In 1922 Morster Anna and Morbro Gustav invited my father to come to America and stay with them.  Arne decided to go because he was then of age and would have had to serve once again in the Finnish Army.  My father was still a Finnish citizen even though he was living in Sweden at the time he became of draft-age.

And so my father came to America in 1922 at the age of 20 years old.  He lived with Morster Anna and Morbro Gustav until he married my mother, Anna Johanna Swanson, in 1929 and in that same year my father and a friend, Einar Johnson, founded the Boston Tool and Die Company.

Morster Anna and Gustav lived in their three-family house in Dorchester until first Anna died on Christmas Eve in 1940 and Morbro Gustav died eight years later in August, 1948.  Because Elsa's remaining two boys, Rainer and Helge, had returned to Finland and had families of their own there, Elsa herself returned to Finland where she died in 1953. But Elsa did come to America for a 6-month visit with my mother and father and me in 1936.  Despite being only 2 1/2 at the time, I remember quite a bit about my Grandmother's visit.  Our family spoke Swedish the entire time she was with us, so I too spoke Swedish at 2 1/2.  We spent some of the time on Cape Cod and my Grandmother Elsa would go to the beach fully clothed, including wearing a huge hat.  I remember her looking out of place compared to the rest of us.  She loved ice cream cones...especially Howard Johnson's ice cream cones.  When it came time for my Grandmother to return to Sweden/Finland, we all took a boat from Boston to New York where Elsa's departing ship was docked.  This Boston to New York boat trip made the boarding of her Swedish ship just that much easier.  The Boston to New York boat trip was an overnight trip and I remember refusing to go to bed unless I could sleep with my father, and so that's what we did.

My father died in Ft. Lauderdale, Florida in January, 1967, just one month after retiring.  He was 64 when he died.  Astrid Nyberg Johnson died in 1971 as did her brother, Sten.  Astrid's husband, Eric Johnson, went to Sweden in 1939 looking for work due to the depression.  Eric could not return to the U.S. because of World War II and he died in Sweden of a heart attack in 1942.  My mother was the last of my Swedish/Finnish relatives to die.  She lived out the remainder of her life in their Ft. Lauderdale home and died at the age of 89 in 1991.

...Nancy Richardson Downey, November, 2003

Story # 2: Remembering my mother---

My mother, Anna Johanna Svensson, was born in Rodeby, Sweden on October 6, 1901.  Her parents, Emma Charlotte and Gustav Adolf Svensson, had inherited a large farm. Following Anna's birth, they had three more children, Adolf in 1903, John in 1905, and Ruth in 1907.  In 1908 Gustav lost the farm because he had co-signed loans for his friends which were not repaid.  The family received a small house and piece of land from one of Gustav's brothers and early in the spring of 1909 Gustav died of pneumonia, leaving my Grandmother, Emma, a poor widow with four small children.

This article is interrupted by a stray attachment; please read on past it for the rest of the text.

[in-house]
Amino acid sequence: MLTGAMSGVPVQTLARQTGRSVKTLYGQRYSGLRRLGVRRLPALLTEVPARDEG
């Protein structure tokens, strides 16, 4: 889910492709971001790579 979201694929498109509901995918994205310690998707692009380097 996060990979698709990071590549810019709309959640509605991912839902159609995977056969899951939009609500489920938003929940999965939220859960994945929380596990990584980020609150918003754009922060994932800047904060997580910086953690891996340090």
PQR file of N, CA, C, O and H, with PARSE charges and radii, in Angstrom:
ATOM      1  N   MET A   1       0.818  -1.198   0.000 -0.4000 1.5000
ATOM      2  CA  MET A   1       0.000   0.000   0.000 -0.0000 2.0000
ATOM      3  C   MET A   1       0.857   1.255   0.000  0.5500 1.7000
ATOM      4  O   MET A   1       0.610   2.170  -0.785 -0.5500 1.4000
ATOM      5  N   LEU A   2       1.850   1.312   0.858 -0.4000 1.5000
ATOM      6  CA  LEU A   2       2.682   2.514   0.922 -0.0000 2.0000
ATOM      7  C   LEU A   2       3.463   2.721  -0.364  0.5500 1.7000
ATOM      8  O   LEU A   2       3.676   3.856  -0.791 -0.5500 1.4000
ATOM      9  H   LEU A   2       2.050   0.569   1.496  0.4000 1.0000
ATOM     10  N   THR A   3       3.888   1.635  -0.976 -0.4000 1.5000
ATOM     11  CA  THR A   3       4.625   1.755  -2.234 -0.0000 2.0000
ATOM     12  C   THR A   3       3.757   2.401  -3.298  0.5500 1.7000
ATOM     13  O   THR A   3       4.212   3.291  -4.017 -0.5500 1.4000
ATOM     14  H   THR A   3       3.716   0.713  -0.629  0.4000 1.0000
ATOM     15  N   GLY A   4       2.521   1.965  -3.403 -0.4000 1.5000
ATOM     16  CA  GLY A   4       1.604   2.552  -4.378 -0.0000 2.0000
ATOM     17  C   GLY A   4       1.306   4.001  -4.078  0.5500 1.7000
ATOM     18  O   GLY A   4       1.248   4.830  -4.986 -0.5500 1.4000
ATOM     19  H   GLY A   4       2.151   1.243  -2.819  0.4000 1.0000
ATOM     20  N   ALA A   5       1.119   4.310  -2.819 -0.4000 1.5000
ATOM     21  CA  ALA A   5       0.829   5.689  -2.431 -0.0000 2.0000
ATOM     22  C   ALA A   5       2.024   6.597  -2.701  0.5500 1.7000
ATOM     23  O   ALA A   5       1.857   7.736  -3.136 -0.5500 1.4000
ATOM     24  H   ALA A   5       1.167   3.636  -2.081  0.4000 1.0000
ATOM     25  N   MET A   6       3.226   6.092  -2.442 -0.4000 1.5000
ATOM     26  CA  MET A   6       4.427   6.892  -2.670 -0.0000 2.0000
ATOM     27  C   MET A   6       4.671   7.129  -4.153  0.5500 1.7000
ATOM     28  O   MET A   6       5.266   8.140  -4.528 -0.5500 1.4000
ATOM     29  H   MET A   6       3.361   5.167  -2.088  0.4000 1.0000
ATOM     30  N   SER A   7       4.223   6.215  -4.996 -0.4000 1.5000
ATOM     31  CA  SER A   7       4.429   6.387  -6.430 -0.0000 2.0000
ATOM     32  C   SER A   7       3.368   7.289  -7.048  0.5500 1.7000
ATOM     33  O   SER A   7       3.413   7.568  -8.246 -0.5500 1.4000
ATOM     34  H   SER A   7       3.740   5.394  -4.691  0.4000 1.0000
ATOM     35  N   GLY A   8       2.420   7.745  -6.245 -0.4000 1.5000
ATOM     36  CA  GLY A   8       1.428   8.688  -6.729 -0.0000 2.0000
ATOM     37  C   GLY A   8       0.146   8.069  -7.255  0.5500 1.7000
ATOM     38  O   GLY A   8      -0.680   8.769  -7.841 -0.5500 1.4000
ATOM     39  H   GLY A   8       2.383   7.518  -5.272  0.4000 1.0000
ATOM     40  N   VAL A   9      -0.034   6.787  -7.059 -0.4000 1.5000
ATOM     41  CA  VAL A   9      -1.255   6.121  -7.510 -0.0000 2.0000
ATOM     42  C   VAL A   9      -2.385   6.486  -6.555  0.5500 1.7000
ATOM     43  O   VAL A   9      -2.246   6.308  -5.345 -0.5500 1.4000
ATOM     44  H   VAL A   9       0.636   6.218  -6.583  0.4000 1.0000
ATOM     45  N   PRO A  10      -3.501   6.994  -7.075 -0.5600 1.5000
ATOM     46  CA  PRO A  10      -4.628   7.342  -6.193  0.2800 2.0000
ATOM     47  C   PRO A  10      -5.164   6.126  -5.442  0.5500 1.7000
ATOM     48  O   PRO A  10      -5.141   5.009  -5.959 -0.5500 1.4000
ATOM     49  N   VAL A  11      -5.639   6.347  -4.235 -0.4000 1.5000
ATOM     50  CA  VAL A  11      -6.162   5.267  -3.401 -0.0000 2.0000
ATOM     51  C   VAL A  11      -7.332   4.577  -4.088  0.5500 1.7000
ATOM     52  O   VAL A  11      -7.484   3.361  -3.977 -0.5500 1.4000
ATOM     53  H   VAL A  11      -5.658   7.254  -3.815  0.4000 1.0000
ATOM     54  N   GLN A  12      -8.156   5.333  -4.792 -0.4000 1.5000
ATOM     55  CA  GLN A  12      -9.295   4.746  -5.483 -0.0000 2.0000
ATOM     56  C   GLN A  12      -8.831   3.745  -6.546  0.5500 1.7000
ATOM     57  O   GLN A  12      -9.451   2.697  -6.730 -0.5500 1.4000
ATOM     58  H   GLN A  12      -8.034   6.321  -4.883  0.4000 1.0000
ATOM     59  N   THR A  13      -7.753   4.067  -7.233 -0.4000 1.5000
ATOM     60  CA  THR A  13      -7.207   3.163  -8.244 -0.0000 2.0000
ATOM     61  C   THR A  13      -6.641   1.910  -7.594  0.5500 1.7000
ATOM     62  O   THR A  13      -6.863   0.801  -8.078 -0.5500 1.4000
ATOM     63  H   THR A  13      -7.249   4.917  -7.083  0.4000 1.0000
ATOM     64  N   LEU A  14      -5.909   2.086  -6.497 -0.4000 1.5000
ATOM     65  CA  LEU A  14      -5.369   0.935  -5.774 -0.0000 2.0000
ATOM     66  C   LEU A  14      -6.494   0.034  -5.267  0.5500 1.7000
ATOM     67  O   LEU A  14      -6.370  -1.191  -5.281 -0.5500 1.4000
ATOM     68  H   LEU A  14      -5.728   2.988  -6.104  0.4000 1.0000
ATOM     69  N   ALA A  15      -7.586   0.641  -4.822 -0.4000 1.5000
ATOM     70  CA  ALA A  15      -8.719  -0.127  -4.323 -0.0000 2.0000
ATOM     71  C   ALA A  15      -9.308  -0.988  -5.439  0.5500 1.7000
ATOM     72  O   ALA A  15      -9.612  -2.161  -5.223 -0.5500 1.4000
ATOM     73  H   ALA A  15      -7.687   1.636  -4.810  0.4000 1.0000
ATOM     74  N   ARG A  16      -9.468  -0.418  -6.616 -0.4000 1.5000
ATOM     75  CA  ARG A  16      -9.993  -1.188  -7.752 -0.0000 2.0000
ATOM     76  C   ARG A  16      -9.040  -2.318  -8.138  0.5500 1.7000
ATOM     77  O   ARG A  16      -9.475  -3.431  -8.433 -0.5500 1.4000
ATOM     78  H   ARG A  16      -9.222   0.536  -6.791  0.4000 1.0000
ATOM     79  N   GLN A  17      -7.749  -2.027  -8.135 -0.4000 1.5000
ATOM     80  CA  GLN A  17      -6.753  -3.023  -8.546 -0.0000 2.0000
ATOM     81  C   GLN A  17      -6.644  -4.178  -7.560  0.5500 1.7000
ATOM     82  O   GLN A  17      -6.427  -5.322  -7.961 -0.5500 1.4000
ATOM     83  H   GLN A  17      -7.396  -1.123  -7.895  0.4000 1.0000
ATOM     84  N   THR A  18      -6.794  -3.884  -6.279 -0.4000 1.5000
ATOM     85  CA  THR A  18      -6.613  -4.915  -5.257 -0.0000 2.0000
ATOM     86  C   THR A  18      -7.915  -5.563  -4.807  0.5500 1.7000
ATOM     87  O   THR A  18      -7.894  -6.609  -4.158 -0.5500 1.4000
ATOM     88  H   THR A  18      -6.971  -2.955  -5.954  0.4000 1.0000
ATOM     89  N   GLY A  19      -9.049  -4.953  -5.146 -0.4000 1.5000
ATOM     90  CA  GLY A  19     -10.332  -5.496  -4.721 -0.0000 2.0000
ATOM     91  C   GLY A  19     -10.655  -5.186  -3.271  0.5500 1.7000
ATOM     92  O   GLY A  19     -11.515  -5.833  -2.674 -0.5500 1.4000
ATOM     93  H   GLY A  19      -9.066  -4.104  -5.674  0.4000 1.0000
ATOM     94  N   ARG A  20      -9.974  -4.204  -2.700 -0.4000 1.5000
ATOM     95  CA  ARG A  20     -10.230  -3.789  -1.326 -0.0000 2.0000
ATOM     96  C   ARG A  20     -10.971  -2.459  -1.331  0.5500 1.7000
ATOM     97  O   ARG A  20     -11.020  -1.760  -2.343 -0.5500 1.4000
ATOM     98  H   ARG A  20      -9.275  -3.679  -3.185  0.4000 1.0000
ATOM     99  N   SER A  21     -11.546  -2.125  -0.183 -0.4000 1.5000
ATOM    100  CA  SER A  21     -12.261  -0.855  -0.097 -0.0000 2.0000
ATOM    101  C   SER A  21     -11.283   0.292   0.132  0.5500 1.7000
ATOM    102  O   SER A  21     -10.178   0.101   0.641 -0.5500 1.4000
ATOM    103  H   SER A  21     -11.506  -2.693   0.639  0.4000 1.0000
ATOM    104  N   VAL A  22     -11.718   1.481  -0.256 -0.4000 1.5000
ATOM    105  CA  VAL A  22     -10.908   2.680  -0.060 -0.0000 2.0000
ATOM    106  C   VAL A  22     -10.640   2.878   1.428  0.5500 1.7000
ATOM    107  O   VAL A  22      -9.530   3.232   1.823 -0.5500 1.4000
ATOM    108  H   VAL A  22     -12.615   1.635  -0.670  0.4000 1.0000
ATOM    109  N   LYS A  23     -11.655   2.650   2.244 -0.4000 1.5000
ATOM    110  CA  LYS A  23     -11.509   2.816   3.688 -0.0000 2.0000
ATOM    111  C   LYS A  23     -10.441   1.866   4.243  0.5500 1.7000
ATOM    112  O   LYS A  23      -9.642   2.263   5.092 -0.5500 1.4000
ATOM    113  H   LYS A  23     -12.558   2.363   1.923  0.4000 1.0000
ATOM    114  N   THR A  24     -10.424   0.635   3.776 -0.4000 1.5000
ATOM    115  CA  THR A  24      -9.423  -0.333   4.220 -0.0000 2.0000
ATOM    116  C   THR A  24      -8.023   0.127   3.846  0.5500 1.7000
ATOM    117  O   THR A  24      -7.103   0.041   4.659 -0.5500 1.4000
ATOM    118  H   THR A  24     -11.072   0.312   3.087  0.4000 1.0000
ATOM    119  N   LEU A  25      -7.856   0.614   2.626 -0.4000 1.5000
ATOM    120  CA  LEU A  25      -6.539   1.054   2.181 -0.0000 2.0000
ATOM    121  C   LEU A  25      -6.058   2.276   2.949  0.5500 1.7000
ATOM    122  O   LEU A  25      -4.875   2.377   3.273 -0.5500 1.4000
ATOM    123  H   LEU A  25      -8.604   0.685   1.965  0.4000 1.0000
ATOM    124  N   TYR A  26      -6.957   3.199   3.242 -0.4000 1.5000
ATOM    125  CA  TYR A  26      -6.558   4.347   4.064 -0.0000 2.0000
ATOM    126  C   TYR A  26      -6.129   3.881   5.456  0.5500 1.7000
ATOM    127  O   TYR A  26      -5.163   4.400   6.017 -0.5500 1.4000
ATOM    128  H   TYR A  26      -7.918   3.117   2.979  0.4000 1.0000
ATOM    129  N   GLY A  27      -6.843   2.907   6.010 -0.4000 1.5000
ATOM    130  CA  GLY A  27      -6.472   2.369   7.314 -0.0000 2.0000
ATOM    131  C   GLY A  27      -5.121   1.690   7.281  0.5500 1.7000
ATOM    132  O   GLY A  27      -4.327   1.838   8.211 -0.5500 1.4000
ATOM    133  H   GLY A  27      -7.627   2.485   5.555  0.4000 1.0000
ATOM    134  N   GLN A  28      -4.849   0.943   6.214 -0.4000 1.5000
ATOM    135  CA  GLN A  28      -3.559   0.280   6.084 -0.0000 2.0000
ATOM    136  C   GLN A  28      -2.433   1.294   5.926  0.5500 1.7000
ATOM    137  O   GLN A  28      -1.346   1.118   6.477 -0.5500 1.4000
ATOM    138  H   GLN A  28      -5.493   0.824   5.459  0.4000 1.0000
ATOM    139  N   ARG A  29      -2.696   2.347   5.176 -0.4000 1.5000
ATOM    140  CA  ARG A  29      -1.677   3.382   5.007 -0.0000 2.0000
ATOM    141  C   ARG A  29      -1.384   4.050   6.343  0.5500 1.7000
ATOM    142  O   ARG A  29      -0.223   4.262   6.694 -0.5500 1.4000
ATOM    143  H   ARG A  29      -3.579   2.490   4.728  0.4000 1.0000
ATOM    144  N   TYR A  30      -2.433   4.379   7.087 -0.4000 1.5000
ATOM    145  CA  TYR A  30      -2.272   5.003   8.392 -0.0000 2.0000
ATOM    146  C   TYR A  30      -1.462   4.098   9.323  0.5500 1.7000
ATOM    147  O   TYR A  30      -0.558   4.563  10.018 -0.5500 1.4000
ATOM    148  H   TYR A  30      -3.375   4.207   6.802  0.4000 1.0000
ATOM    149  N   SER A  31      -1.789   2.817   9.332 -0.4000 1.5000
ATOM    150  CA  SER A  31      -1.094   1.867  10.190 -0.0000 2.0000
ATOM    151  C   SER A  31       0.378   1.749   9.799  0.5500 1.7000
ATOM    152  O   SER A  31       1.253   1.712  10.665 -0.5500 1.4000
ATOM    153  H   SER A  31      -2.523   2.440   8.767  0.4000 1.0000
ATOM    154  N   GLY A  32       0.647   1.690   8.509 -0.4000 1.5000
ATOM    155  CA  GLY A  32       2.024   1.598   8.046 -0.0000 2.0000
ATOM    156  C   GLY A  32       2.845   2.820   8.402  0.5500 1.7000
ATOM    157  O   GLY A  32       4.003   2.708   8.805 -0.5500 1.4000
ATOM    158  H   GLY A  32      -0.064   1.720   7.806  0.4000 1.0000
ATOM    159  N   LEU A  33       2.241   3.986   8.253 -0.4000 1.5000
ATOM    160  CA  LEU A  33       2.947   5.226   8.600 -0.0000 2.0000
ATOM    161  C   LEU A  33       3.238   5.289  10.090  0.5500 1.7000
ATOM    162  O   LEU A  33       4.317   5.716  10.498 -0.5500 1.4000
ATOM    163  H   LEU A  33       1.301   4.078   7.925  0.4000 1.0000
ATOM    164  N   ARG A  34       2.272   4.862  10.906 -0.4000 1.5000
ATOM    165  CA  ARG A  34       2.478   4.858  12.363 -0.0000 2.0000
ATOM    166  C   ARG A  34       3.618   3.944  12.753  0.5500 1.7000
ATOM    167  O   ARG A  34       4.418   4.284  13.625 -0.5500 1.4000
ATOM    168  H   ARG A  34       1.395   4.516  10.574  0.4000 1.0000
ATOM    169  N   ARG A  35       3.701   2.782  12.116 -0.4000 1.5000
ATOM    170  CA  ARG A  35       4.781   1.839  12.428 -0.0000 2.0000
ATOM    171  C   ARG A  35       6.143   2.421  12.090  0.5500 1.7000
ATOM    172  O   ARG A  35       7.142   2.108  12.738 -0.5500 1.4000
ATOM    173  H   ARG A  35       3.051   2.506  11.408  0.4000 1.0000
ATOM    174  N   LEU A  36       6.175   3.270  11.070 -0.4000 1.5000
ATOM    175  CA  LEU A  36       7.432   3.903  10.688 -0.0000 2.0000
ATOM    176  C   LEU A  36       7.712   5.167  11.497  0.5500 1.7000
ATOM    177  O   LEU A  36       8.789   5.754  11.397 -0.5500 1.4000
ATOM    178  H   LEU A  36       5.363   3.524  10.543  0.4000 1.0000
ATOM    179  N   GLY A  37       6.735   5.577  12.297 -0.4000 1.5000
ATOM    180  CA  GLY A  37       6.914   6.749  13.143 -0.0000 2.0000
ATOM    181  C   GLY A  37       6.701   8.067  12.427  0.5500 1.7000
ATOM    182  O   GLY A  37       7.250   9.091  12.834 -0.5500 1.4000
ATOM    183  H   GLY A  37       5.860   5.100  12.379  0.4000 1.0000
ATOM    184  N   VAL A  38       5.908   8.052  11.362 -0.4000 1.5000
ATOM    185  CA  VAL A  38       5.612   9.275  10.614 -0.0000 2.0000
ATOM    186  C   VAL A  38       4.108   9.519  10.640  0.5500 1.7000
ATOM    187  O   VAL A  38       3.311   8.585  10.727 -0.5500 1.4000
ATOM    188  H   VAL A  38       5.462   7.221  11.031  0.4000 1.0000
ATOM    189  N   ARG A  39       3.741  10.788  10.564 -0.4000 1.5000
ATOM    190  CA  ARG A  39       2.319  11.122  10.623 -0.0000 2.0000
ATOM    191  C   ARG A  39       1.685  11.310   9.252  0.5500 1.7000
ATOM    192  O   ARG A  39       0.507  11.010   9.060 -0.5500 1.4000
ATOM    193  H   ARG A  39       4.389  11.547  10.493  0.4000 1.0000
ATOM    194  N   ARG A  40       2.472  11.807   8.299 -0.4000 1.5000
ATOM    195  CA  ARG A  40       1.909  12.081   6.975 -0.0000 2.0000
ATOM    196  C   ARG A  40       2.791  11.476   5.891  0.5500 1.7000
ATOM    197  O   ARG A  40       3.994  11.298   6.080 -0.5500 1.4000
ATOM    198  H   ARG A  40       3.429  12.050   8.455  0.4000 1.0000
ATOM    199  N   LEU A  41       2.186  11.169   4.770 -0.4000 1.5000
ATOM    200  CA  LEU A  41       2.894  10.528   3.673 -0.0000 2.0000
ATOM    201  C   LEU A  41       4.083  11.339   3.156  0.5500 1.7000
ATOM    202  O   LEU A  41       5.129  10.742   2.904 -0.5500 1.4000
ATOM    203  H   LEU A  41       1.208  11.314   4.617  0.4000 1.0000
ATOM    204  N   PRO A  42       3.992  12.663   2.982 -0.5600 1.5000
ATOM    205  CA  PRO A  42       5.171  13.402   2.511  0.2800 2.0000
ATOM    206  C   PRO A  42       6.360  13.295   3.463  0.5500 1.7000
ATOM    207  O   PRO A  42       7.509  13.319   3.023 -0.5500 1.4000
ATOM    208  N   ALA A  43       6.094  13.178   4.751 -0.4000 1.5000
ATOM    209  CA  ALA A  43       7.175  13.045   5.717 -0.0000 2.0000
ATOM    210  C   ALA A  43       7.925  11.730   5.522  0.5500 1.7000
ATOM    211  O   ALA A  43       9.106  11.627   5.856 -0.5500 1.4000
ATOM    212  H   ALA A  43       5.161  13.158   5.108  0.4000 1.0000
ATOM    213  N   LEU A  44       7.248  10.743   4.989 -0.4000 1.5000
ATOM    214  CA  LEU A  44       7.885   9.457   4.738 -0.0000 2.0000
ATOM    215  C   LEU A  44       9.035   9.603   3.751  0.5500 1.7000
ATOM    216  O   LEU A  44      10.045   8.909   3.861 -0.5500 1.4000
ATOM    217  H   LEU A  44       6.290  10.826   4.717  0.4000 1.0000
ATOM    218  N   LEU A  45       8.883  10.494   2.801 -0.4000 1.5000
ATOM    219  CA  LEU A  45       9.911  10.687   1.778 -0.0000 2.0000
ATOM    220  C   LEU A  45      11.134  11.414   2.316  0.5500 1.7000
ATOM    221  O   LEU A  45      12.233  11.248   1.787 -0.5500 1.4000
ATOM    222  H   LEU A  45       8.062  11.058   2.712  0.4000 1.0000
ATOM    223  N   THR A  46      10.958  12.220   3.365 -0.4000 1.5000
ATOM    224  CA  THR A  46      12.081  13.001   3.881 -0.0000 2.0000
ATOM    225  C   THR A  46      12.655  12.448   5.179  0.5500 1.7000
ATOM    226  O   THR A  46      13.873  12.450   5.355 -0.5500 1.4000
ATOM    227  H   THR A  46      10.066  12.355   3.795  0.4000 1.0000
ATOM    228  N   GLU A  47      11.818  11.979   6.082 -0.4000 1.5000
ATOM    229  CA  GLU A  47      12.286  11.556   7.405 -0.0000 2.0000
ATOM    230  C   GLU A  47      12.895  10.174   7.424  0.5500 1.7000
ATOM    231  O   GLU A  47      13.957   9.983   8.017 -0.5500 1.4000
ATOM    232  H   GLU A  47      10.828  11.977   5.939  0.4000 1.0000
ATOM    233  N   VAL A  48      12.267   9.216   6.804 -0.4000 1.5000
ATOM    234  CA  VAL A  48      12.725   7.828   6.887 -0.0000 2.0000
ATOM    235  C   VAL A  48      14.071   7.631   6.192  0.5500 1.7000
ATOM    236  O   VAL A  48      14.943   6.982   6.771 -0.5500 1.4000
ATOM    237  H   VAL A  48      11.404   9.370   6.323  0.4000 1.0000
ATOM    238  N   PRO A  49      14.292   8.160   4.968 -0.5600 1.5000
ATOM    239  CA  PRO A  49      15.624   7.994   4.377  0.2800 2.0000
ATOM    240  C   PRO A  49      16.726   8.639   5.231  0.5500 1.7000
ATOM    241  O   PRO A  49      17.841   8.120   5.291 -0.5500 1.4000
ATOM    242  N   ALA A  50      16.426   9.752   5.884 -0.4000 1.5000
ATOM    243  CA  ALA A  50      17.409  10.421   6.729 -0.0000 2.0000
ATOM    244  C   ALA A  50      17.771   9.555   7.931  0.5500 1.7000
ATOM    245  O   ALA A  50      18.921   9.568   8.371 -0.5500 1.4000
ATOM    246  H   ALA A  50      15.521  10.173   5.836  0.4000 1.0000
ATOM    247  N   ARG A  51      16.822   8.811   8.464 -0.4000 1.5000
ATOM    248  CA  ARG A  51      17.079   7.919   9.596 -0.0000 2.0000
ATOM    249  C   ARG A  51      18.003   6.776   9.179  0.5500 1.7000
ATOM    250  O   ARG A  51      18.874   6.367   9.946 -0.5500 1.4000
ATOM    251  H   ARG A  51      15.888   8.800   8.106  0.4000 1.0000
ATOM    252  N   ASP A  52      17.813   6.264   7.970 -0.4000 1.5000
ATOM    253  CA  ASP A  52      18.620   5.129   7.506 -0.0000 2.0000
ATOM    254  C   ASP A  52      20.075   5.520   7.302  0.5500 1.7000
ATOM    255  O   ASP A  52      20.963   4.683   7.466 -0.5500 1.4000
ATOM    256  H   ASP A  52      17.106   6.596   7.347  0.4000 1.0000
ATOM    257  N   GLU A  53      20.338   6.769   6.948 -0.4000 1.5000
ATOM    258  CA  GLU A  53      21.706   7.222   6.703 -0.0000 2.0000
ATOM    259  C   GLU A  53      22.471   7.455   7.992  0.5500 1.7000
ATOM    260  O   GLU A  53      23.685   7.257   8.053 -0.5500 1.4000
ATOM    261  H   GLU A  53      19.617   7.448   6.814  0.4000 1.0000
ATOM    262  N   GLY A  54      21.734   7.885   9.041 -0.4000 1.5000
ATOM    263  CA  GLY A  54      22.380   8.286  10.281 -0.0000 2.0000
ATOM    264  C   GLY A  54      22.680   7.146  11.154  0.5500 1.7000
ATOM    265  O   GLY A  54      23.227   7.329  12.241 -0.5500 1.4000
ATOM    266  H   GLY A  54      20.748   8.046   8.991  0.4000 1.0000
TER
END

Life was very hard and after my mother finished 8th grade she was sent to her Aunt's house in Karlskrona, Sweden to find work.   My mother found a job in a bakery and also worked in her Aunt's house in the evenings as a cook, laundress, and other odd jobs.  Her Aunt had two daughters about Anna's age who treated her, not as "family," but like she was hired help.  My mother recalled having to go to the cellar to chop wood for the fire.  Her Uncle had hung himself years earlier in the exact spot in the cellar where my mother had to chop wood.

My mother stayed with her Aunt until she was 18 at which time (1919) another Aunt, Hilda Beck, who had previously emigrated to America, sent my mother money for a ticket to come to America.  She was of course very happy to leave Sweden, where she felt mistreated.  For the rest of her life my mother never once wanted to return to Sweden, not even for a visit.

In America my mother changed her name from "Svensson" to "Swanson" and found work as a domestic.  My mother was introduced to my father in 1923 by my mother's Aunt Hilda.  Hilda was a friend of my father's Aunt, Morster Anna, as Hilda and Anna were also members of the Swedish Club of Boston.

In 1928 my mother sent money to her brother, John, in Sweden for his passage to America.  John came and found both a job and a wife in Worcester, MA.  Later, after my sister, Joanne (1940) and I (1934) came along, our families would visit often, and Joanne and I really loved our Uncle John and Aunt Eivore Swanson.